7. Significant Assumptions and Estimates
Preparing the Consolidated Financial Statements in accordance with IFRS requires management to make estimates and assess individual facts and circumstances. The estimates made are based on past experience and other relevant factors and on a going concern basis.
The amounts which actually arise may differ from those resulting from estimates and assumptions.
The accounting and valuation principles applied are explained in Note 6. Material assumptions and estimates affect the following issues:
The fair value of the assets acquired and liabilities and contingent liabilities assumed as a result of business combinations must be estimated. For this purpose HHLA either makes use of opinions from independent external experts or calculates the fair value internally using suitable calculation models. These are normally based on discounted cash flows. Depending on the nature of the assets or the availability of information, market price, capital value and cost-oriented valuation methods are applied.
The Group tests goodwill for impairment at least once a year. This requires an estimate of the fair value generally used at HHLA less selling costs of the cash-generating units to which the goodwill has been allocated. To estimate the fair value, the Group must forecast the likely future cash flows from the cash-generating unit and also choose an appropriate discount rate with which to calculate the present value of these cash flows. Unforeseeable changes may mean that the assumptions used during planning are no longer appropriate, making it necessary to adjust plans. An impairment loss could be incurred as a result. For more information, please refer to Note 22.
The fair value of investment property must be disclosed in the Notes. HHLA carries out its own calculations to determine the fair value of this property. Industry-standard discounted cash flow methods are applied. The calculations are based on assumptions about applicable interest rates and the amount and time frame of expected future cash flows which these assets can generate. Detailed information is available in Note 24.
Actuarial opinions are commissioned annually to determine the expenses for pensions and similar obligations. These calculations include assumptions about demographic changes, salary and pension increases, and interest, inflation and fluctuation rates. Because these assumptions are long-term in nature, the observations are assumed to be characterised by material uncertainties. More detailed information is available in Note 36.
Provisions for demolition obligations result from obligations to be met at the end of the lease term under long-term lease agreements with the Free and Hanseatic City of Hamburg. All HHLA Group companies in the Port of Hamburg are obliged to return leased land free of all buildings owned by them at the end of the lease term. To calculate the amount of the provision, it was assumed that the obligation would be carried out in full for all leased property, with the exception of buildings designated as historical landmarks in the Speicherstadt historical warehouse district. The calculations are based on assumptions concerning the amount of demolition work necessary, interest rates and inflation. For more information, please refer to Note 37.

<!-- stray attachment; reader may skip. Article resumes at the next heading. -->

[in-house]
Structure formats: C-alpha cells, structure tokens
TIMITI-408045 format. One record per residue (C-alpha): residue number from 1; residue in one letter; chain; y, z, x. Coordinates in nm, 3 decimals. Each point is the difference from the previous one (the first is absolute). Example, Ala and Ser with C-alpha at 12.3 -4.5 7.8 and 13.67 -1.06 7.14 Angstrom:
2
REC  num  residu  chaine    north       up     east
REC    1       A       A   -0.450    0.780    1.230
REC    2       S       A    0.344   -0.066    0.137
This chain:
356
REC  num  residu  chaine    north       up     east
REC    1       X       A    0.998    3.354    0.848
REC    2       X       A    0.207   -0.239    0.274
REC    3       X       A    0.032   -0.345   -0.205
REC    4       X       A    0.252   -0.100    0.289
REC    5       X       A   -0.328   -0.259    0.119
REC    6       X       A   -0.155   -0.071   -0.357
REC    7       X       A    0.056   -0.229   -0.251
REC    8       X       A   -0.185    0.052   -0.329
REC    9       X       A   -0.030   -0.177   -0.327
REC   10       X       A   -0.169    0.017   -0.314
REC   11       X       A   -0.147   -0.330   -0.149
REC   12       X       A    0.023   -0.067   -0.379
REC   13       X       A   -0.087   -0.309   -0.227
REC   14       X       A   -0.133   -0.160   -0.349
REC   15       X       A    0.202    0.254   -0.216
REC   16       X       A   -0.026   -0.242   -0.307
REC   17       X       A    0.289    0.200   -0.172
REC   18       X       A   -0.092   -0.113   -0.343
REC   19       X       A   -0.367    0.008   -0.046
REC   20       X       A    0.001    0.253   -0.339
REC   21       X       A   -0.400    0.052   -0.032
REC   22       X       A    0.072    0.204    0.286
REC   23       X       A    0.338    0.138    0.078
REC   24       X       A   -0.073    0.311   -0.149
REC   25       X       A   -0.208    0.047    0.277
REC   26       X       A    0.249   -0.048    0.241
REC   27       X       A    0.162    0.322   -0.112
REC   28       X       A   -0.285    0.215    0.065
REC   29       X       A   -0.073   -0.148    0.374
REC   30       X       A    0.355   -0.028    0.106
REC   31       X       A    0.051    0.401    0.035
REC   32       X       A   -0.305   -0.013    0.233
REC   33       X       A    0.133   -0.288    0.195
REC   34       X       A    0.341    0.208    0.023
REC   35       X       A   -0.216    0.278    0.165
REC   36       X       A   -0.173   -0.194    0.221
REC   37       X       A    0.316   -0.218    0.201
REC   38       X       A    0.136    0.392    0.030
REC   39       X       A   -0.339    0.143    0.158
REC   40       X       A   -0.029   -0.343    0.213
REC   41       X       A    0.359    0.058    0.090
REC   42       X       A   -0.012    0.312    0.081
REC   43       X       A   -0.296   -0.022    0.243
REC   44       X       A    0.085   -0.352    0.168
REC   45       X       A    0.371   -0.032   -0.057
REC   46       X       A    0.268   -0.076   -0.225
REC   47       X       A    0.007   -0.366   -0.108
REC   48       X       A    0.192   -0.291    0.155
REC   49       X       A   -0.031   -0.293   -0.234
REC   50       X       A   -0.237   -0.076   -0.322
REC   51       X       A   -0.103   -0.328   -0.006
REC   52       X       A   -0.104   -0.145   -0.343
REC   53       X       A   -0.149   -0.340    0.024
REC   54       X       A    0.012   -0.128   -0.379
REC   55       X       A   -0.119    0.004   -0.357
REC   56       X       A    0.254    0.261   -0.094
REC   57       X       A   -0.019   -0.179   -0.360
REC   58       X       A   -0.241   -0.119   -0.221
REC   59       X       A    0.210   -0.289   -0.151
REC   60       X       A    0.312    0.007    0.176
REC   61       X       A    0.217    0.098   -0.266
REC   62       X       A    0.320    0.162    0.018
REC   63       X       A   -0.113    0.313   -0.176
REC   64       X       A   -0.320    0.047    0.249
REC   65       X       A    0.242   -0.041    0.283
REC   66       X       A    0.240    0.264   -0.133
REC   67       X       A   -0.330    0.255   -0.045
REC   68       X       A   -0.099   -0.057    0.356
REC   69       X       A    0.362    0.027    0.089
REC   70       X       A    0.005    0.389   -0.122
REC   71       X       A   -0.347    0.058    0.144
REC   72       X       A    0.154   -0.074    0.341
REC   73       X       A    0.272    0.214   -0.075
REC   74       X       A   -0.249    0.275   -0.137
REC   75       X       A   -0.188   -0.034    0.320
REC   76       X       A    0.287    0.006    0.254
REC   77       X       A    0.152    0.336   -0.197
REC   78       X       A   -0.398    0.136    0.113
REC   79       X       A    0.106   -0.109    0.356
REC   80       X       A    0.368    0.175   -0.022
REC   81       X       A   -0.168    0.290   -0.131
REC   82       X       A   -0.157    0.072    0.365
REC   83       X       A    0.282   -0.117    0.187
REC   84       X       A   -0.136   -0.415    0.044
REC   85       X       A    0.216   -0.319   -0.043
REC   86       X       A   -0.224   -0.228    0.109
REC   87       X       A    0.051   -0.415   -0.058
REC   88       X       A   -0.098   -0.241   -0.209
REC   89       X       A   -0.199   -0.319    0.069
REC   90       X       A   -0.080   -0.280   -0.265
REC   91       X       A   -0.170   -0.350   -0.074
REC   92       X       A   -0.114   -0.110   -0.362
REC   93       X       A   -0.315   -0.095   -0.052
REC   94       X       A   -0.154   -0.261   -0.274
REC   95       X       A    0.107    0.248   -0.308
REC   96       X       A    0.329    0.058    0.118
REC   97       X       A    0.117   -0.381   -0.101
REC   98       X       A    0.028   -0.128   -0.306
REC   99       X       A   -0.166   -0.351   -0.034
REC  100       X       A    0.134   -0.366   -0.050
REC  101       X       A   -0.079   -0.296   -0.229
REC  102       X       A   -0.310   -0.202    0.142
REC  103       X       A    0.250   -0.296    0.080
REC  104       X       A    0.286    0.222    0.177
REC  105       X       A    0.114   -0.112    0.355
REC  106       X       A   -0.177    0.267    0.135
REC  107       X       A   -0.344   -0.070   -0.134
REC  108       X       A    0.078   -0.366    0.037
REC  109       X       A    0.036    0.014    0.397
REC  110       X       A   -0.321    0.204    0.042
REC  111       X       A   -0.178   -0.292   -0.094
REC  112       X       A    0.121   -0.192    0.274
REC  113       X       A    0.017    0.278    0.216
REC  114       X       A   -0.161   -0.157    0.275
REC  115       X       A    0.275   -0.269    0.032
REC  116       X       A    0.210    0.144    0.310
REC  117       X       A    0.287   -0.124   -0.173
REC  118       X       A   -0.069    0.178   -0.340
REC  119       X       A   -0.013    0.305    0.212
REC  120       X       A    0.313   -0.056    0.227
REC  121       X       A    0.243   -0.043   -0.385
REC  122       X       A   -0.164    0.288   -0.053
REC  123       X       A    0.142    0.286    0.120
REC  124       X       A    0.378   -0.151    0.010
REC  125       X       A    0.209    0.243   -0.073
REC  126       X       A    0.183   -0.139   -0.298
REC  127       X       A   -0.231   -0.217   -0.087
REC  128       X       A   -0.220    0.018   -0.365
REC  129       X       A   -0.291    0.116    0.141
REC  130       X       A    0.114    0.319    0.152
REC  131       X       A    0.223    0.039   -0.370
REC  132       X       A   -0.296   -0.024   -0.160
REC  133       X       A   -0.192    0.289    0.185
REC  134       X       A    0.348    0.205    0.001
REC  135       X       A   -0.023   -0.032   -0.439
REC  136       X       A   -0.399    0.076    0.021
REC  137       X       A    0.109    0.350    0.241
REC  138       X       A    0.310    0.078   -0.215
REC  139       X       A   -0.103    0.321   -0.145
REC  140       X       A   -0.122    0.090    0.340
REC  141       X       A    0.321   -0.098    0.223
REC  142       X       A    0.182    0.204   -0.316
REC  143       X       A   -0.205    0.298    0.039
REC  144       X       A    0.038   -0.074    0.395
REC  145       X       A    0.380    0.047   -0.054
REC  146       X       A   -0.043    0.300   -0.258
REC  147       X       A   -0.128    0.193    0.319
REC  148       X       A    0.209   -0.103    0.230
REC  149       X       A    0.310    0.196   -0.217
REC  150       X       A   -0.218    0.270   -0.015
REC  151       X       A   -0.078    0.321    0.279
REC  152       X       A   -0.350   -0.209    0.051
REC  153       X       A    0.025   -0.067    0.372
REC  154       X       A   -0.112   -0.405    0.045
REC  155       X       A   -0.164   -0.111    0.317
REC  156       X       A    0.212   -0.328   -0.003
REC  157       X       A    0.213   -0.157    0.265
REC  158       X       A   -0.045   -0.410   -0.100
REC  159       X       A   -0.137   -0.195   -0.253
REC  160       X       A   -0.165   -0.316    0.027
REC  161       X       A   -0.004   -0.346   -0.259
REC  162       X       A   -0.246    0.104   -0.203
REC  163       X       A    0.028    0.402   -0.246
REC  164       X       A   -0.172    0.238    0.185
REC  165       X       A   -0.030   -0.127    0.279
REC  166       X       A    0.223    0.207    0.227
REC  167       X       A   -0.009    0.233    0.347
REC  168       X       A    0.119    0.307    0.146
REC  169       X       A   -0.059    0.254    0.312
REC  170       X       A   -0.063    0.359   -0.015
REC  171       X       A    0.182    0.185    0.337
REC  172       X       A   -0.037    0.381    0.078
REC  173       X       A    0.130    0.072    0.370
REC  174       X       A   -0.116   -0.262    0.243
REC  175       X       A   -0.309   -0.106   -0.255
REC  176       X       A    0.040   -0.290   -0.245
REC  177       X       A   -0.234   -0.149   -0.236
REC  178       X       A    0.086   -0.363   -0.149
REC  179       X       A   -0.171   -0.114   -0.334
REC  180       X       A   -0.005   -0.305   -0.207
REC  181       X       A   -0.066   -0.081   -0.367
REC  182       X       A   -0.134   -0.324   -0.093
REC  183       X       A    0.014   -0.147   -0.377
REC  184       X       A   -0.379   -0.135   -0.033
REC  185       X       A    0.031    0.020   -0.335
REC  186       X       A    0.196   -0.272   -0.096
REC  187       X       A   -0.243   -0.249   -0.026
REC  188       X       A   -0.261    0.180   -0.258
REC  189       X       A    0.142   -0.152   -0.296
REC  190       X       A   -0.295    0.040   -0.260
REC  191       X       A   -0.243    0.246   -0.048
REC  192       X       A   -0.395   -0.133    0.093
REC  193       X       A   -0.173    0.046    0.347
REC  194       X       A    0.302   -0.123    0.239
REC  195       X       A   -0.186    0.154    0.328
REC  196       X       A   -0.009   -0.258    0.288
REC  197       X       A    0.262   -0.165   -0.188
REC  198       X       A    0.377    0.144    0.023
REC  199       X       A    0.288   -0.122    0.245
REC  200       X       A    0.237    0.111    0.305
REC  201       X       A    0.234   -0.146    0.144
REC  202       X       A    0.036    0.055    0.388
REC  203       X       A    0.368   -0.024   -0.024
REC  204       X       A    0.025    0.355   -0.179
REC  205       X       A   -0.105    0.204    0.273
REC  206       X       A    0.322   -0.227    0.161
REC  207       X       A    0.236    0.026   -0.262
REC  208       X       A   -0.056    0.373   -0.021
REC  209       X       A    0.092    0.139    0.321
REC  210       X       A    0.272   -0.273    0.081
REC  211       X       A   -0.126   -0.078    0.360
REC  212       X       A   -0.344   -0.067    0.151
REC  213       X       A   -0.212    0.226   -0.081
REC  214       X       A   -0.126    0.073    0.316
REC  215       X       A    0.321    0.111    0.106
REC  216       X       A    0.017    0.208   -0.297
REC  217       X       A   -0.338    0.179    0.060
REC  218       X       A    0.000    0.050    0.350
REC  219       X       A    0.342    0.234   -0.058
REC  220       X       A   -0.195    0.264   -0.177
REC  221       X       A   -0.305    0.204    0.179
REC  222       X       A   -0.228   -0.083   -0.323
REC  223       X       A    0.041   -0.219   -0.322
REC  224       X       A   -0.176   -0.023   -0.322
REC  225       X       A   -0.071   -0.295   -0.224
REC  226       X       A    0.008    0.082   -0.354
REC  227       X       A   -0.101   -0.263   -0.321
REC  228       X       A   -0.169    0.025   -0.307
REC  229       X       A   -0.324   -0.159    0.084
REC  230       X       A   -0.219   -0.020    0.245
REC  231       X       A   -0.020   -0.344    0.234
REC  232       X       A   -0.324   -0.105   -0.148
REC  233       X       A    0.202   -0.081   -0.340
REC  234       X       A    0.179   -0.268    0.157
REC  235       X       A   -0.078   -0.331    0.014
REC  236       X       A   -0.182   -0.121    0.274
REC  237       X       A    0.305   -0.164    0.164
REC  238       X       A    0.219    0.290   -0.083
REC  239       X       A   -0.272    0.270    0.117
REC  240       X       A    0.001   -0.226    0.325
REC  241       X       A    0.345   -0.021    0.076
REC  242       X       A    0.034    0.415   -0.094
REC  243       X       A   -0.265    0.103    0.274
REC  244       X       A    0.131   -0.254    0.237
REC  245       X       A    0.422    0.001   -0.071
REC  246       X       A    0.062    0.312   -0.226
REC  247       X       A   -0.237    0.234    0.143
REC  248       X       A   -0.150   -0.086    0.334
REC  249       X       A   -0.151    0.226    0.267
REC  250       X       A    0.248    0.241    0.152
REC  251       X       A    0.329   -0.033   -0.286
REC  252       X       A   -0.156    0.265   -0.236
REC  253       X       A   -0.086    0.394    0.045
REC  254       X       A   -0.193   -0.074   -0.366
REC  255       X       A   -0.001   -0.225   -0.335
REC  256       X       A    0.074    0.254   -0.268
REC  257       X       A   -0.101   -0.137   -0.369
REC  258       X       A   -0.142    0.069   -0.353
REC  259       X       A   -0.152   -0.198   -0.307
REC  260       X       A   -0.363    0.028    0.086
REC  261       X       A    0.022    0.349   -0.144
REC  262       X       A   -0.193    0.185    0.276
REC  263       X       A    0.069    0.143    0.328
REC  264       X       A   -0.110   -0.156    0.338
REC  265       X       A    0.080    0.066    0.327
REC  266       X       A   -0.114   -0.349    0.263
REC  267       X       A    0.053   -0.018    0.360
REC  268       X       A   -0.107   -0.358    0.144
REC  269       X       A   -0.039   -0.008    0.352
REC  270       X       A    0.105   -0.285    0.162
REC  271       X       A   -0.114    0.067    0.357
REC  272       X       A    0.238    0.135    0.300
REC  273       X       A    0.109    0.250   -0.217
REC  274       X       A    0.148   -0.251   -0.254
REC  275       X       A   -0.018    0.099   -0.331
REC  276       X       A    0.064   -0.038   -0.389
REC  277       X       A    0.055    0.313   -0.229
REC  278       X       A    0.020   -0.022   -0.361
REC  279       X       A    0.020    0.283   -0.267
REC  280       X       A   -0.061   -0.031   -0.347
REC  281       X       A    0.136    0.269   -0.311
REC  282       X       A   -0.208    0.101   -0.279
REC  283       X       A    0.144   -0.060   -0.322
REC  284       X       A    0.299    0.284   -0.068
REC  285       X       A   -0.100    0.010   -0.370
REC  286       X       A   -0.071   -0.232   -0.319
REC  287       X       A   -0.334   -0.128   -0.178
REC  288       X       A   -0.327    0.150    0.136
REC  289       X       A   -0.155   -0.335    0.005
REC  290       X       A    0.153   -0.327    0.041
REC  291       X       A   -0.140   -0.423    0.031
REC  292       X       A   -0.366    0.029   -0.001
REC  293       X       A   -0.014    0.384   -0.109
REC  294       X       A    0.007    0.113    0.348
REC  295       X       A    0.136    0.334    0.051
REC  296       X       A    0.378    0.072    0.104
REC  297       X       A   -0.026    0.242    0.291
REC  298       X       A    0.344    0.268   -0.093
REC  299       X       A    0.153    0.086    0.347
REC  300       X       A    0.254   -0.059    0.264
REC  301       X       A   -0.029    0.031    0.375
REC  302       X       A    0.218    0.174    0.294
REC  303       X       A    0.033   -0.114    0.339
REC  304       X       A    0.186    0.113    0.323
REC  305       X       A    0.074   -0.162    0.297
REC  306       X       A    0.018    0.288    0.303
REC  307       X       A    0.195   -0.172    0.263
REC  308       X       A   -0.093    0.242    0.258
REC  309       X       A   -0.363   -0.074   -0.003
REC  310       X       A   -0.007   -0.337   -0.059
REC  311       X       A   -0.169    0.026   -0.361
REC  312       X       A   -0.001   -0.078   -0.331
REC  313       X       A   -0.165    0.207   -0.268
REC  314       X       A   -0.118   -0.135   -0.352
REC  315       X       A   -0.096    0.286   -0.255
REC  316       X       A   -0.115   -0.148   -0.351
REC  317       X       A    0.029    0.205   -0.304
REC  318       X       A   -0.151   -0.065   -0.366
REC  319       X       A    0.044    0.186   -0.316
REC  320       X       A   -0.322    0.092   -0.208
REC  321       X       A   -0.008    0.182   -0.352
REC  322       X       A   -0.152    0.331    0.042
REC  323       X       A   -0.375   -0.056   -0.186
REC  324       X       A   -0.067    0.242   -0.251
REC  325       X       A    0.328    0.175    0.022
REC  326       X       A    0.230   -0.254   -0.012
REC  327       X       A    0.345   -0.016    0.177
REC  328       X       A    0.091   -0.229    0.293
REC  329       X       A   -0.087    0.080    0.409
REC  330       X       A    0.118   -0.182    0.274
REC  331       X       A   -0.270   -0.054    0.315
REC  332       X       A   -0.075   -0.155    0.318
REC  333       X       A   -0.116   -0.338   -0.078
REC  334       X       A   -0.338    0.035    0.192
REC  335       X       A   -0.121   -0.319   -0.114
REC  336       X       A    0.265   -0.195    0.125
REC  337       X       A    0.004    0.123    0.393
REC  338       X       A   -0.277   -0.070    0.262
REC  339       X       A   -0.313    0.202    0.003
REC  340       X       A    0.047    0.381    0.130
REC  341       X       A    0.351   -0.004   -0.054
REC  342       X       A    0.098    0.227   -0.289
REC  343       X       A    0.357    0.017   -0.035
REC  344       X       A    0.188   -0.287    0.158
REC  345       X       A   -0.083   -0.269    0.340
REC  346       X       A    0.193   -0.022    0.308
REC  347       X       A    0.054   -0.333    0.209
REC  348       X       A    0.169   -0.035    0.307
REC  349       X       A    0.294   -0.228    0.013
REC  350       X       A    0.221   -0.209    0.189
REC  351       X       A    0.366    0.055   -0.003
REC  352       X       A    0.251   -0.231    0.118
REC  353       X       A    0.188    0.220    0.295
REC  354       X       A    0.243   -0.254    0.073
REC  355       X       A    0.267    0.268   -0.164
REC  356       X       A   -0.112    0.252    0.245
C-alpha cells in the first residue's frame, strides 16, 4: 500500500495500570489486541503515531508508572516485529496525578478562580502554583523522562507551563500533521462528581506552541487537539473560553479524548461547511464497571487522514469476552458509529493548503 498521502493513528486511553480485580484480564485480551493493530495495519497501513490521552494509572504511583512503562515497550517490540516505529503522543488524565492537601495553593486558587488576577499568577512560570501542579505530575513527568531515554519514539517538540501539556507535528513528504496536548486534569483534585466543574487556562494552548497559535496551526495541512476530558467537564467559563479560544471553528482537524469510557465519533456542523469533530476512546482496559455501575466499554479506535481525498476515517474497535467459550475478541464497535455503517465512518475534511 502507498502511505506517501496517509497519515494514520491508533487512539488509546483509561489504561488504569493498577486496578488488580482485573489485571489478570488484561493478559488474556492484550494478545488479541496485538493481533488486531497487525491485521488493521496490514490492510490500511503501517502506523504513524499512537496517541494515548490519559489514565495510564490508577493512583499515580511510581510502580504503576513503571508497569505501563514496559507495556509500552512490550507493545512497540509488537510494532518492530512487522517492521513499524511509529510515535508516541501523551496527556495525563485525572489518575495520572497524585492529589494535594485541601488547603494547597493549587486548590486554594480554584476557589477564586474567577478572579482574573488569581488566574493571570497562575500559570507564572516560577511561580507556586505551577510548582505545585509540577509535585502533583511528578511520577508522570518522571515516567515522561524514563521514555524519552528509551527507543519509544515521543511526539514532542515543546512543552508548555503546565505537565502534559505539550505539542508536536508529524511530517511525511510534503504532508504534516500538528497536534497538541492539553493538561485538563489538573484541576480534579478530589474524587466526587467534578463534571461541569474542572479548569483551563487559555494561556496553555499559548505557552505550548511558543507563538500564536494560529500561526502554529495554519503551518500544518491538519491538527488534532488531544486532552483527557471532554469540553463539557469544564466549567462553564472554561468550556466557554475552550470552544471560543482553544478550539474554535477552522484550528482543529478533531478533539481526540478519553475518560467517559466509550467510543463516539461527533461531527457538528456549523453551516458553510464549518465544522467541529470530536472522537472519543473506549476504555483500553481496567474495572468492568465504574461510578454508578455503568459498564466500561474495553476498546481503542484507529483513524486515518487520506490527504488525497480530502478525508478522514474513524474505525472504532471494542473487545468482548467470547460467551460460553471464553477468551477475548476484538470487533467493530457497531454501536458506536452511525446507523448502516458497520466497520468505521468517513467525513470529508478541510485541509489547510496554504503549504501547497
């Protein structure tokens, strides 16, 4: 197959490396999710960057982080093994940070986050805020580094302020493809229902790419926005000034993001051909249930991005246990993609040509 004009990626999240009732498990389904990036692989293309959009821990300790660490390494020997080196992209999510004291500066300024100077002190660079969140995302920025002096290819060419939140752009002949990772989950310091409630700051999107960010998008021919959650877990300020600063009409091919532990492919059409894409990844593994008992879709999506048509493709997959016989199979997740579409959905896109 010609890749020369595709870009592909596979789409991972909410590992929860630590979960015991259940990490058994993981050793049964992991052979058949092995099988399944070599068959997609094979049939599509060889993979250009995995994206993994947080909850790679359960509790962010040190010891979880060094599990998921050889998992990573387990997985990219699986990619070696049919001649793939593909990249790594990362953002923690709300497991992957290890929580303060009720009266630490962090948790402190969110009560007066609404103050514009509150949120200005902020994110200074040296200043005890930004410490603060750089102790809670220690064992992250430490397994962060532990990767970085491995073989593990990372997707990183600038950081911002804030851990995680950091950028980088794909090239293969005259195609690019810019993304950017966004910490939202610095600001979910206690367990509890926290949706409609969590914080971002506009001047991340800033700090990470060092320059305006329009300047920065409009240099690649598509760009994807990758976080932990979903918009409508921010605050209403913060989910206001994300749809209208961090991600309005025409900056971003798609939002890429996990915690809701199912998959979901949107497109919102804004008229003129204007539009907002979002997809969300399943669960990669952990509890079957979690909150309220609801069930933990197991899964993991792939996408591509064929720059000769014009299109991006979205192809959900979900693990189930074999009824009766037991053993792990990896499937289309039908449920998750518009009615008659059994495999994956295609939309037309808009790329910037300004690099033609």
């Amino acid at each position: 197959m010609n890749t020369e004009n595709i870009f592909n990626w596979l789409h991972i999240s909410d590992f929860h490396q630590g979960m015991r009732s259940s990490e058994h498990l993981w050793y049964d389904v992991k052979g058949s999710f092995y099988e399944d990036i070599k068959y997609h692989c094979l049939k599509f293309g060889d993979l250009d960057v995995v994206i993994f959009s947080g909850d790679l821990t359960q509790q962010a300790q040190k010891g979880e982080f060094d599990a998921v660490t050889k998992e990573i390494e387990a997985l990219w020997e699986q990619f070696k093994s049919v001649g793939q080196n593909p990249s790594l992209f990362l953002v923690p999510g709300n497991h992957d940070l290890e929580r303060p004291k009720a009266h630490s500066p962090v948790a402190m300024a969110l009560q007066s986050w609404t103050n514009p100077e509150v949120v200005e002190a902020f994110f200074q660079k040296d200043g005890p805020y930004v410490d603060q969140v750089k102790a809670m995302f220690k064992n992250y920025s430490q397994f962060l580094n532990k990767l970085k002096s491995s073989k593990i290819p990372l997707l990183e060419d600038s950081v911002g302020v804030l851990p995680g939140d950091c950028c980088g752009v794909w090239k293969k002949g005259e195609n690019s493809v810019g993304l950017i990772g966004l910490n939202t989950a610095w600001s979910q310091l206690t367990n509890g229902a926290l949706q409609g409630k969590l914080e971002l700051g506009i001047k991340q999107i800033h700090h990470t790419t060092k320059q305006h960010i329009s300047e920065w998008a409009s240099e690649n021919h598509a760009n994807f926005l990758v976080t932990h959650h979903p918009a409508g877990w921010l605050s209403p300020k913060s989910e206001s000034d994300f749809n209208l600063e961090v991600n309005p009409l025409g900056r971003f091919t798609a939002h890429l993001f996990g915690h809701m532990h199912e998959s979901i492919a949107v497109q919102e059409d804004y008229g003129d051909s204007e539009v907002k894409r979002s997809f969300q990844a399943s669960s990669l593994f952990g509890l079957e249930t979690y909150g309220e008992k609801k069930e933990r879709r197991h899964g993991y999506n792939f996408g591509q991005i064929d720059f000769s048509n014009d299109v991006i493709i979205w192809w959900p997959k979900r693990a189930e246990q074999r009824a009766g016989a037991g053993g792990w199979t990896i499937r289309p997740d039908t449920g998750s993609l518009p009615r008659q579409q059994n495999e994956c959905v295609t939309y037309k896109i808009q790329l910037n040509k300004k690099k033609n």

Provisions for Phased Early Retirement
All employees who have signed, or are expected to sign, an agreement are taken into consideration when recognising and measuring provisions for phased early retirement. The number of employees expected to sign is an estimate. The appraisal reports are also based on actuarial assumptions. For more information, please refer to Note 37.
Non-Current and Current Financial Liabilities
This item includes, amongst other things, financial settlement obligations to shareholders with non-controlling interests in consolidated subsidiaries. These liabilities exist because HHLA has concluded a profit and loss transfer agreement with a subsidiary which entitles non-controlling interests to receive financial settlements, see Note 6. The parameters used to calculate this amount are subject to significant uncertainties which can cause figures to fluctuate accordingly. For more detailed explanations, please refer to Note 38.
Calculating Fair Value
The fair value measured for financial and non-financial assets and liabilities is regularly reviewed by the Group.
The Group also regularly reviews key unobservable input factors and valuation adjustments. When the fair value of an asset or liability is calculated, the Group uses observable market data whenever possible. Based on the input factors used during valuation, the fair values calculated are classified as belonging to different levels of the fair value hierarchy:
- Level 1: Listed prices (non-adjusted) on active markets for identical assets or liabilities
- Level 2: Valuation parameters which do not involve the listed prices included in level 1 but which are observable for the asset or liability either directly (i.e. as a price) or indirectly (i.e. as determined through prices)
- Level 3: Valuation parameters for assets or liabilities which are not based on observable market data
The Group records any transfers between the various levels of the fair value hierarchy at the end of the reporting period in which the amendment was made.
For details of the valuation methods and input parameters used to measure the fair value of the various assets and liabilities, please see Note 24 and Note 47.
International Financial Reporting Standards.
Payments for investments in property, plant and equipment, investment property and intangible assets.